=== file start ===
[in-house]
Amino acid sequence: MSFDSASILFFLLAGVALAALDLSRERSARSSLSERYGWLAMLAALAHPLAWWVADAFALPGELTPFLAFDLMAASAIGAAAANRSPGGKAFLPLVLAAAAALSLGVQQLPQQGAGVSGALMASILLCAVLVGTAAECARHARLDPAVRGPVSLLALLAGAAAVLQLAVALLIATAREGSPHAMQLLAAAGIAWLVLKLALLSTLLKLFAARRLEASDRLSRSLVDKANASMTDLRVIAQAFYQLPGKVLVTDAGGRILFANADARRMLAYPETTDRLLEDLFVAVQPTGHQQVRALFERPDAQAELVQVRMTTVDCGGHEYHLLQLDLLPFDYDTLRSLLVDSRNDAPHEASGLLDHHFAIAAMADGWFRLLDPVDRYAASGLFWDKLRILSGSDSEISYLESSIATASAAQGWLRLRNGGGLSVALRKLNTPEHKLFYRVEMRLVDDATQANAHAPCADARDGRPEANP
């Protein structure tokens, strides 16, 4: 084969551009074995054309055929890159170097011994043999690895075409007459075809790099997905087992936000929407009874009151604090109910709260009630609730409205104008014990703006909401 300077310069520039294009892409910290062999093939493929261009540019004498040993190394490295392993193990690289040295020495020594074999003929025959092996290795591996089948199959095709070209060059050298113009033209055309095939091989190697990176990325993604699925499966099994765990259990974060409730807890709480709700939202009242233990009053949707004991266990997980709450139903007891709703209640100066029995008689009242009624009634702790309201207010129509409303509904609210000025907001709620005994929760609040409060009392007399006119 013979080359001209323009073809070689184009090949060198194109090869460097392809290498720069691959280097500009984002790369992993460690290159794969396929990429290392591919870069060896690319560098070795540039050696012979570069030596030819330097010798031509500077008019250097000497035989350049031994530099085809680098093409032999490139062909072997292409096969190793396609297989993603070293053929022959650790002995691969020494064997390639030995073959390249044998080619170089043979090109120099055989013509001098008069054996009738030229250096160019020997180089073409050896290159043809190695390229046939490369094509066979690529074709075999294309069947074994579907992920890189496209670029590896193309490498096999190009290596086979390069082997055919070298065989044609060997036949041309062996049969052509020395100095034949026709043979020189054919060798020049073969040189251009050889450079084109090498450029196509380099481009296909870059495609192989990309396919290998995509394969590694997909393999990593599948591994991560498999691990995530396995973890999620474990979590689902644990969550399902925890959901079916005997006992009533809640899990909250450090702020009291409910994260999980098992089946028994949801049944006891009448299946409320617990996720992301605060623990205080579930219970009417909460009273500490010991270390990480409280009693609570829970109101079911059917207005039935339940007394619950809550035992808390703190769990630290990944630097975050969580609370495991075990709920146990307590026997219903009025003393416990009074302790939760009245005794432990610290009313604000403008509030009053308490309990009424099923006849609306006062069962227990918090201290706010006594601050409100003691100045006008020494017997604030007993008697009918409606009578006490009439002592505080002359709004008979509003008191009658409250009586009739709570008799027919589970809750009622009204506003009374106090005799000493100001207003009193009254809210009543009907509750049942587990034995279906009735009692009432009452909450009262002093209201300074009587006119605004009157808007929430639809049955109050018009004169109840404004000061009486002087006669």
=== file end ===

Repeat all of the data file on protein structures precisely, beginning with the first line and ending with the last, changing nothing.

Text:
[in-house]
Amino acid sequence: MSFDSASILFFLLAGVALAALDLSRERSARSSLSERYGWLAMLAALAHPLAWWVADAFALPGELTPFLAFDLMAASAIGAAAANRSPGGKAFLPLVLAAAAALSLGVQQLPQQGAGVSGALMASILLCAVLVGTAAECARHARLDPAVRGPVSLLALLAGAAAVLQLAVALLIATAREGSPHAMQLLAAAGIAWLVLKLALLSTLLKLFAARRLEASDRLSRSLVDKANASMTDLRVIAQAFYQLPGKVLVTDAGGRILFANADARRMLAYPETTDRLLEDLFVAVQPTGHQQVRALFERPDAQAELVQVRMTTVDCGGHEYHLLQLDLLPFDYDTLRSLLVDSRNDAPHEASGLLDHHFAIAAMADGWFRLLDPVDRYAASGLFWDKLRILSGSDSEISYLESSIATASAAQGWLRLRNGGGLSVALRKLNTPEHKLFYRVEMRLVDDATQANAHAPCADARDGRPEANP
């Protein structure tokens, strides 16, 4: 084969551009074995054309055929890159170097011994043999690895075409007459075809790099997905087992936000929407009874009151604090109910709260009630609730409205104008014990703006909401 300077310069520039294009892409910290062999093939493929261009540019004498040993190394490295392993193990690289040295020495020594074999003929025959092996290795591996089948199959095709070209060059050298113009033209055309095939091989190697990176990325993604699925499966099994765990259990974060409730807890709480709700939202009242233990009053949707004991266990997980709450139903007891709703209640100066029995008689009242009624009634702790309201207010129509409303509904609210000025907001709620005994929760609040409060009392007399006119 013979080359001209323009073809070689184009090949060198194109090869460097392809290498720069691959280097500009984002790369992993460690290159794969396929990429290392591919870069060896690319560098070795540039050696012979570069030596030819330097010798031509500077008019250097000497035989350049031994530099085809680098093409032999490139062909072997292409096969190793396609297989993603070293053929022959650790002995691969020494064997390639030995073959390249044998080619170089043979090109120099055989013509001098008069054996009738030229250096160019020997180089073409050896290159043809190695390229046939490369094509066979690529074709075999294309069947074994579907992920890189496209670029590896193309490498096999190009290596086979390069082997055919070298065989044609060997036949041309062996049969052509020395100095034949026709043979020189054919060798020049073969040189251009050889450079084109090498450029196509380099481009296909870059495609192989990309396919290998995509394969590694997909393999990593599948591994991560498999691990995530396995973890999620474990979590689902644990969550399902925890959901079916005997006992009533809640899990909250450090702020009291409910994260999980098992089946028994949801049944006891009448299946409320617990996720992301605060623990205080579930219970009417909460009273500490010991270390990480409280009693609570829970109101079911059917207005039935339940007394619950809550035992808390703190769990630290990944630097975050969580609370495991075990709920146990307590026997219903009025003393416990009074302790939760009245005794432990610290009313604000403008509030009053308490309990009424099923006849609306006062069962227990918090201290706010006594601050409100003691100045006008020494017997604030007993008697009918409606009578006490009439002592505080002359709004008979509003008191009658409250009586009739709570008799027919589970809750009622009204506003009374106090005799000493100001207003009193009254809210009543009907509750049942587990034995279906009735009692009432009452909450009262002093209201300074009587006119605004009157808007929430639809049955109050018009004169109840404004000061009486002087006669």